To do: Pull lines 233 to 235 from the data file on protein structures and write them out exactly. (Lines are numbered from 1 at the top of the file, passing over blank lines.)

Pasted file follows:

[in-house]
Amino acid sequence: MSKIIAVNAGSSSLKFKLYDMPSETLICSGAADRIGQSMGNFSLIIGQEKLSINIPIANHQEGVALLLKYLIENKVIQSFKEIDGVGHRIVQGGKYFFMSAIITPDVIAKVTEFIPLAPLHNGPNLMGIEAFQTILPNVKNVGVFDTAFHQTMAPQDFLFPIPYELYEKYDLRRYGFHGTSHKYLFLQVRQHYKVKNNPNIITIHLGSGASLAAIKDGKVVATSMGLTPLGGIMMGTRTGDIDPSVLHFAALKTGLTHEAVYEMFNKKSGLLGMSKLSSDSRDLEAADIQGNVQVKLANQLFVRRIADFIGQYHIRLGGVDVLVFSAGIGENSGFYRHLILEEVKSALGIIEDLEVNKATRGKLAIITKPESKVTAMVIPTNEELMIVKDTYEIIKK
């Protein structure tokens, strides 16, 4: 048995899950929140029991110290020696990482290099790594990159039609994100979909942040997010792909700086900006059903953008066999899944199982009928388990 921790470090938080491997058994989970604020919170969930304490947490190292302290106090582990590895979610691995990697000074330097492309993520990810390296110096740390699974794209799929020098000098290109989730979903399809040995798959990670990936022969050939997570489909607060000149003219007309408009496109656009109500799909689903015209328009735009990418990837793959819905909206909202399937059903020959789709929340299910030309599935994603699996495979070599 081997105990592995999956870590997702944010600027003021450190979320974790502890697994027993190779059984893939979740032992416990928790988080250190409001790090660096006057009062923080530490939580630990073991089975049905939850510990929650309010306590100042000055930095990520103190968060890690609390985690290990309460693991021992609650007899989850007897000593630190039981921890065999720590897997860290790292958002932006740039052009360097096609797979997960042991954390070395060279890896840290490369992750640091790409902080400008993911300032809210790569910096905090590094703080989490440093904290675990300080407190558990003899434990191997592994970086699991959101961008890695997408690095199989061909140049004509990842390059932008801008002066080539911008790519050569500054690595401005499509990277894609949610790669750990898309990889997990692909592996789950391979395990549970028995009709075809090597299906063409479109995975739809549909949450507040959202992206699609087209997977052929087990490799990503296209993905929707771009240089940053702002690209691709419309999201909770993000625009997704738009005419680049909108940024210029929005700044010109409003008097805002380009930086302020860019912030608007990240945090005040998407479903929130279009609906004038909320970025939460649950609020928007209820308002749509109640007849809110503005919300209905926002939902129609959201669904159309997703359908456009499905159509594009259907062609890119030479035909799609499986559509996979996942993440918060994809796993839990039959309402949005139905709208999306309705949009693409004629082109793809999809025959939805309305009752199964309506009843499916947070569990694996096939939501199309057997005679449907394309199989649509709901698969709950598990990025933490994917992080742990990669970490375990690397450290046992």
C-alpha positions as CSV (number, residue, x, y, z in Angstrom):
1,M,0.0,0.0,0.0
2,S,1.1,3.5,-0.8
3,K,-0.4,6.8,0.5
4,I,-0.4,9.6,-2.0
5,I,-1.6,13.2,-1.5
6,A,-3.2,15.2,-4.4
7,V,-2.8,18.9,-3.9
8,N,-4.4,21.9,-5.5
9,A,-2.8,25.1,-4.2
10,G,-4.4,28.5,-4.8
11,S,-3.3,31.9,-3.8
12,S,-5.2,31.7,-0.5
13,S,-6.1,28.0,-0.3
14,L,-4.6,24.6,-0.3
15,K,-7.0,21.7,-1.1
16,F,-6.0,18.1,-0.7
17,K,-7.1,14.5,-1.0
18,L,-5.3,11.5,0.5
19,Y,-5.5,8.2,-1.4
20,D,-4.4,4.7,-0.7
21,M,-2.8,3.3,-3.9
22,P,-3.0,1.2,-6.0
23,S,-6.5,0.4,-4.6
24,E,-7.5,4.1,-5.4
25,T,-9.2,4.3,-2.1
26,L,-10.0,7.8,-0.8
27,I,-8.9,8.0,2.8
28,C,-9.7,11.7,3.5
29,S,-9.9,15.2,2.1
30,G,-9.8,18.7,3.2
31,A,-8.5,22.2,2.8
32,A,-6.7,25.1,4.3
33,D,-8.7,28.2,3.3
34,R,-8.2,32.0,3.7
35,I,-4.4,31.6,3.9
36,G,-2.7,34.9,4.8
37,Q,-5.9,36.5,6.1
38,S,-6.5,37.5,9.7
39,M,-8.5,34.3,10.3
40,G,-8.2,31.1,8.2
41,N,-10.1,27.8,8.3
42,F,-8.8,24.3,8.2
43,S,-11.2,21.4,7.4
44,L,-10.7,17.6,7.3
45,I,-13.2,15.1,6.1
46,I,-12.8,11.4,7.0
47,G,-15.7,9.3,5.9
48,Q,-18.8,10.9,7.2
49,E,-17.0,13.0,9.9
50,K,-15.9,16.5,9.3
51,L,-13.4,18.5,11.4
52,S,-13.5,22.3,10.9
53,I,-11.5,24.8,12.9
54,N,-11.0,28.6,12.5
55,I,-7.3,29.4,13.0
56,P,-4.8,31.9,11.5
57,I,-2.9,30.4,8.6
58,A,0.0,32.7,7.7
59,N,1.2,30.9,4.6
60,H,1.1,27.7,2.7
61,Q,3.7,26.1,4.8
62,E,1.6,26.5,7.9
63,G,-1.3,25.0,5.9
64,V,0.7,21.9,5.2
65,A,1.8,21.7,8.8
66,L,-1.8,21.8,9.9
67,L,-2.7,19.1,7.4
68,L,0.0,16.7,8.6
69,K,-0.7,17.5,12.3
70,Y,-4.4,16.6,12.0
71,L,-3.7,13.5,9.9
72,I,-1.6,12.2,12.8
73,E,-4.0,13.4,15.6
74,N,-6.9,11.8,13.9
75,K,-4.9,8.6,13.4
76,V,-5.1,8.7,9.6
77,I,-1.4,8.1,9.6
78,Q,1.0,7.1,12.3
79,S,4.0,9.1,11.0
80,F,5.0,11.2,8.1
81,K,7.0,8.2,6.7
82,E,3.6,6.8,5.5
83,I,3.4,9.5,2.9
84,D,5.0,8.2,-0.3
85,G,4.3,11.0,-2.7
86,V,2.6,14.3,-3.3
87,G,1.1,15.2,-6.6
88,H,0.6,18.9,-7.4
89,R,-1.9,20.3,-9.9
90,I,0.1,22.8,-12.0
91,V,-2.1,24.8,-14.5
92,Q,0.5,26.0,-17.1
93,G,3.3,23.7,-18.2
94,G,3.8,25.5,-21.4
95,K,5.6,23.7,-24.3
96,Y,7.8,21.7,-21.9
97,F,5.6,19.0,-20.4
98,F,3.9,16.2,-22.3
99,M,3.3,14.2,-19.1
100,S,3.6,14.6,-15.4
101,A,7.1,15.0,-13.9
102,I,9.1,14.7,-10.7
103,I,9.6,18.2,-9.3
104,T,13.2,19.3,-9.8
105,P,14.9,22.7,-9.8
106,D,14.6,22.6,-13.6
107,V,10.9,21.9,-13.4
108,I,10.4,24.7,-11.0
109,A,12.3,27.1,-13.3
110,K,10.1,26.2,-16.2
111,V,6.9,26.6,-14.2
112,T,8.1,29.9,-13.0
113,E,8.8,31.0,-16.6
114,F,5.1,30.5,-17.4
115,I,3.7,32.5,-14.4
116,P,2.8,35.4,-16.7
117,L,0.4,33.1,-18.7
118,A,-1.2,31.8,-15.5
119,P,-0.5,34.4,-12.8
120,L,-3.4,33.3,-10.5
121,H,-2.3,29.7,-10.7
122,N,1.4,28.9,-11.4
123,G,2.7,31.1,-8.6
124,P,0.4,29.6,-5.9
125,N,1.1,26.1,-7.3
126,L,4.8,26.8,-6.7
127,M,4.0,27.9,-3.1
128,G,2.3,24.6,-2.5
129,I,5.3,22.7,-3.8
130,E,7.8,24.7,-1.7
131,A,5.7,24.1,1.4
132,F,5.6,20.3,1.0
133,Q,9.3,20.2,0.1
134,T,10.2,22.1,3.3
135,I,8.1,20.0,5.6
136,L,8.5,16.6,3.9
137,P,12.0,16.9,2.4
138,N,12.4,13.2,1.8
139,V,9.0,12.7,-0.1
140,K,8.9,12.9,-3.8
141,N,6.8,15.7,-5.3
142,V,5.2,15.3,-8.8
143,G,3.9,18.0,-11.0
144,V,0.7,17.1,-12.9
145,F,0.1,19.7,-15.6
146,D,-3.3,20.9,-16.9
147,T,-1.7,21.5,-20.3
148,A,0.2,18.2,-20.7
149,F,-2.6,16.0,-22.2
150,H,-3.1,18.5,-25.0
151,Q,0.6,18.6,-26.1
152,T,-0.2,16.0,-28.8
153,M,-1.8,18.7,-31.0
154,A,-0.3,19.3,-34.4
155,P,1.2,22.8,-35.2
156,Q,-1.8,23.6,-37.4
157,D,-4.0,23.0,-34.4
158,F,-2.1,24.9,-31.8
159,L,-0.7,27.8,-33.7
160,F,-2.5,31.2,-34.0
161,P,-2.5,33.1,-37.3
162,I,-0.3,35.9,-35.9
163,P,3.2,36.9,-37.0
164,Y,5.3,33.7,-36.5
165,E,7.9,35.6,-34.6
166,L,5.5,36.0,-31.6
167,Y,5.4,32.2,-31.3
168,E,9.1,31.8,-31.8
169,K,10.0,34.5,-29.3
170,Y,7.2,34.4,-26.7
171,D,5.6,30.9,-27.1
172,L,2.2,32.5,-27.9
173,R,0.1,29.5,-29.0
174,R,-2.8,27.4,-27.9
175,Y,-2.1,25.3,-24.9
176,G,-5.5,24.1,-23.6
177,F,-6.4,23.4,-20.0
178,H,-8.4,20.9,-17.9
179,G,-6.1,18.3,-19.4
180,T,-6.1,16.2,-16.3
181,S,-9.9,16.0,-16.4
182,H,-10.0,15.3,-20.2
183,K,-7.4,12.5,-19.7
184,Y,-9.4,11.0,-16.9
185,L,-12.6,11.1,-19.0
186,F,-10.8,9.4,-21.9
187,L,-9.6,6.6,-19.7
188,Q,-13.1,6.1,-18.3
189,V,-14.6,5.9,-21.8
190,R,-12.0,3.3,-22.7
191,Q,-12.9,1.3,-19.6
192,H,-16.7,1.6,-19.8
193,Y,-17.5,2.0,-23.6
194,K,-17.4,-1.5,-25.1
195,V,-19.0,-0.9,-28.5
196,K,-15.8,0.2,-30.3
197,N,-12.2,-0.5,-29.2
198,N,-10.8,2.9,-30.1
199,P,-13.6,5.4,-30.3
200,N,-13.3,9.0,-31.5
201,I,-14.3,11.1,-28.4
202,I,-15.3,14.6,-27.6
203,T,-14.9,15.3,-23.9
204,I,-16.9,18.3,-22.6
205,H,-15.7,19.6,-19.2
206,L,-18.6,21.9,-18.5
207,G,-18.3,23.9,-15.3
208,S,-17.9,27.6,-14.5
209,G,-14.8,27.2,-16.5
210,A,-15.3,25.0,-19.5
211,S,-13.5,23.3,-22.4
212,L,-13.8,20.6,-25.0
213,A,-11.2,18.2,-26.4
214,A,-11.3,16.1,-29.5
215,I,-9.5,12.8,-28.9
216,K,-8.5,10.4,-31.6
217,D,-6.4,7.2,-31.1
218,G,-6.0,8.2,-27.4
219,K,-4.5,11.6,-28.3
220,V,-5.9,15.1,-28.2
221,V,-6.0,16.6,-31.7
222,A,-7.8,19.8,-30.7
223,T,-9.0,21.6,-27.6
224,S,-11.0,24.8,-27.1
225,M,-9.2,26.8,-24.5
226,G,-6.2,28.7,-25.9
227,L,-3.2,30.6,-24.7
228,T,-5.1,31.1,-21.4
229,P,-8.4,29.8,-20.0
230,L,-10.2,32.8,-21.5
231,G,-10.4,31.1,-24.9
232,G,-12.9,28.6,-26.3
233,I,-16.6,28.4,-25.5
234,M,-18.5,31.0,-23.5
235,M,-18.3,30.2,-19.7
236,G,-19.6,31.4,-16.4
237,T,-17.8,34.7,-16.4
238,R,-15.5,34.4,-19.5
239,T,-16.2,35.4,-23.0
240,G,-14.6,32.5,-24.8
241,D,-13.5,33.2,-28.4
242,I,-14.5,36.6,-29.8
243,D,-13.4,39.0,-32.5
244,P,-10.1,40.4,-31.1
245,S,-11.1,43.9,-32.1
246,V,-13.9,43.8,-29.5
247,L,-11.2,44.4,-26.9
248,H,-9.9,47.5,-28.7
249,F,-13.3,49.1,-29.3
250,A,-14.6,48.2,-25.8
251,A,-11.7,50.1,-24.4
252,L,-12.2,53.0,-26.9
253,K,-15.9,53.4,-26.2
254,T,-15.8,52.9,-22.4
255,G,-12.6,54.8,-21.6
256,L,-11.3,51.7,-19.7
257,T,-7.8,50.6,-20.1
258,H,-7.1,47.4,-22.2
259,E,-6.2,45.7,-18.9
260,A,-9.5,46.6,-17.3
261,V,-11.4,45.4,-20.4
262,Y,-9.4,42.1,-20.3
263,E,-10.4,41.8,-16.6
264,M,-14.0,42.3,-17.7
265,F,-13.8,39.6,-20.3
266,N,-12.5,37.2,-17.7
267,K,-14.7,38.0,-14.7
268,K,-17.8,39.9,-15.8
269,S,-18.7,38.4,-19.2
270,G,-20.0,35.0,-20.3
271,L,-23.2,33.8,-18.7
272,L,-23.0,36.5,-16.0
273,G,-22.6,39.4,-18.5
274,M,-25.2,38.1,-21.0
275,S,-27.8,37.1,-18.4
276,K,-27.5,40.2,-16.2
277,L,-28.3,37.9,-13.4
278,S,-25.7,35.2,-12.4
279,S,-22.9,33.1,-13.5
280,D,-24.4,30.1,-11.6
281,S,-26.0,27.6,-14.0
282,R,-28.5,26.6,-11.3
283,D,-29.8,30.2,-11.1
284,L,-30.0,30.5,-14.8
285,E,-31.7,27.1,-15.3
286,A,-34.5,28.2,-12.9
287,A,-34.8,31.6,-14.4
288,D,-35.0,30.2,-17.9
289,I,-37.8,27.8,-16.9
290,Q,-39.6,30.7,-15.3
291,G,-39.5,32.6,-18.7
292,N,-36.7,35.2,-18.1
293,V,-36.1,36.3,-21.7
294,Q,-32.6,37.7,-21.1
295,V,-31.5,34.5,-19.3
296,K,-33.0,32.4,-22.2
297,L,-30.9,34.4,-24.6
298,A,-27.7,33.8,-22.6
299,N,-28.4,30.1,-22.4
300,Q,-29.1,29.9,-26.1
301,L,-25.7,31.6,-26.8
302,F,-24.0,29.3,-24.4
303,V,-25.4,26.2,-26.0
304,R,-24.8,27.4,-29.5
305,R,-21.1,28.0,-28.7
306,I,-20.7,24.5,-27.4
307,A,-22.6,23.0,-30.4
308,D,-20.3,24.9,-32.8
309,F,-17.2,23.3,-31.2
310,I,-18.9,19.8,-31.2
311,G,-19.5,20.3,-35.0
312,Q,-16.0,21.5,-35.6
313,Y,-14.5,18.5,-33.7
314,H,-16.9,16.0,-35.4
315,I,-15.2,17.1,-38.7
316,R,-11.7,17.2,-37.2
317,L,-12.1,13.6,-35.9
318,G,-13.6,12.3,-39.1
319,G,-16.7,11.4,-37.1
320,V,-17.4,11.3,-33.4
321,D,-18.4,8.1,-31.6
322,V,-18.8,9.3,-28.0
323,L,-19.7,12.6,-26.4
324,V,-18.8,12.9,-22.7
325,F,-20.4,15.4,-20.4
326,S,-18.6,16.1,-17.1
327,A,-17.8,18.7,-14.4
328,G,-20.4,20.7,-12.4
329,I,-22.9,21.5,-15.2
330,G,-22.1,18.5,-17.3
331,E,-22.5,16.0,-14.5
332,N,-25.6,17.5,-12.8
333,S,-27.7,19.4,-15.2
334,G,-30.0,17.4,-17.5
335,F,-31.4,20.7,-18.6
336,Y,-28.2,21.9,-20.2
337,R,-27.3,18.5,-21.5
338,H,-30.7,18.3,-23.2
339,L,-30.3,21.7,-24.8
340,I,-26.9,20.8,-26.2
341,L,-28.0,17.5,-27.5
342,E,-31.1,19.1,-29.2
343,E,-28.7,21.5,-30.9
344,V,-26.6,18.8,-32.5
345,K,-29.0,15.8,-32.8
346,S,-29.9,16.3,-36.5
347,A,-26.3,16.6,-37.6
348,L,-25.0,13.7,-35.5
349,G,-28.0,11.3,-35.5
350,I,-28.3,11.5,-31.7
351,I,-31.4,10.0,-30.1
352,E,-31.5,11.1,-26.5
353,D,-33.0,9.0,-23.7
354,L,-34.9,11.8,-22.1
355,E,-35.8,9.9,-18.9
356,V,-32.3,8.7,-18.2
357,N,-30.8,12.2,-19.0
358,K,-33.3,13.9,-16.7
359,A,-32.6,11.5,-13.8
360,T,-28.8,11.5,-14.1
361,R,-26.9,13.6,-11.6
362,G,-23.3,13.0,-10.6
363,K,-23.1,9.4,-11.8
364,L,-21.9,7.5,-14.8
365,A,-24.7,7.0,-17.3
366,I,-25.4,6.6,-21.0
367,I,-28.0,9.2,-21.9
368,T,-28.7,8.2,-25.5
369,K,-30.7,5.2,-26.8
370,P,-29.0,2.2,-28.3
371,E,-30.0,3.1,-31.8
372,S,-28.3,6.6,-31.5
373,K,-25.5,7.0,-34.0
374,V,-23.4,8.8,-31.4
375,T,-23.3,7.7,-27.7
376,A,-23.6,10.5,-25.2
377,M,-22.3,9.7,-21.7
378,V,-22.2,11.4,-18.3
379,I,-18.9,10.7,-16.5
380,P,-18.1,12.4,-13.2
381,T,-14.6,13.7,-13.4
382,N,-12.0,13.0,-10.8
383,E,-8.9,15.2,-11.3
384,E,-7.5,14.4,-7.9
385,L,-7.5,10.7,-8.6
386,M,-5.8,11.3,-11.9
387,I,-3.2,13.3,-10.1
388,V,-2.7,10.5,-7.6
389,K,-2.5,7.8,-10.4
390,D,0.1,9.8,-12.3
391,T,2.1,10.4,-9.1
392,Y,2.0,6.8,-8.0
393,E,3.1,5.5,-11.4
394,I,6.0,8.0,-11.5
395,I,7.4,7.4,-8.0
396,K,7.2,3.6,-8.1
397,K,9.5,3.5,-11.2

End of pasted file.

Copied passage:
229,P,-8.4,29.8,-20.0
230,L,-10.2,32.8,-21.5
231,G,-10.4,31.1,-24.9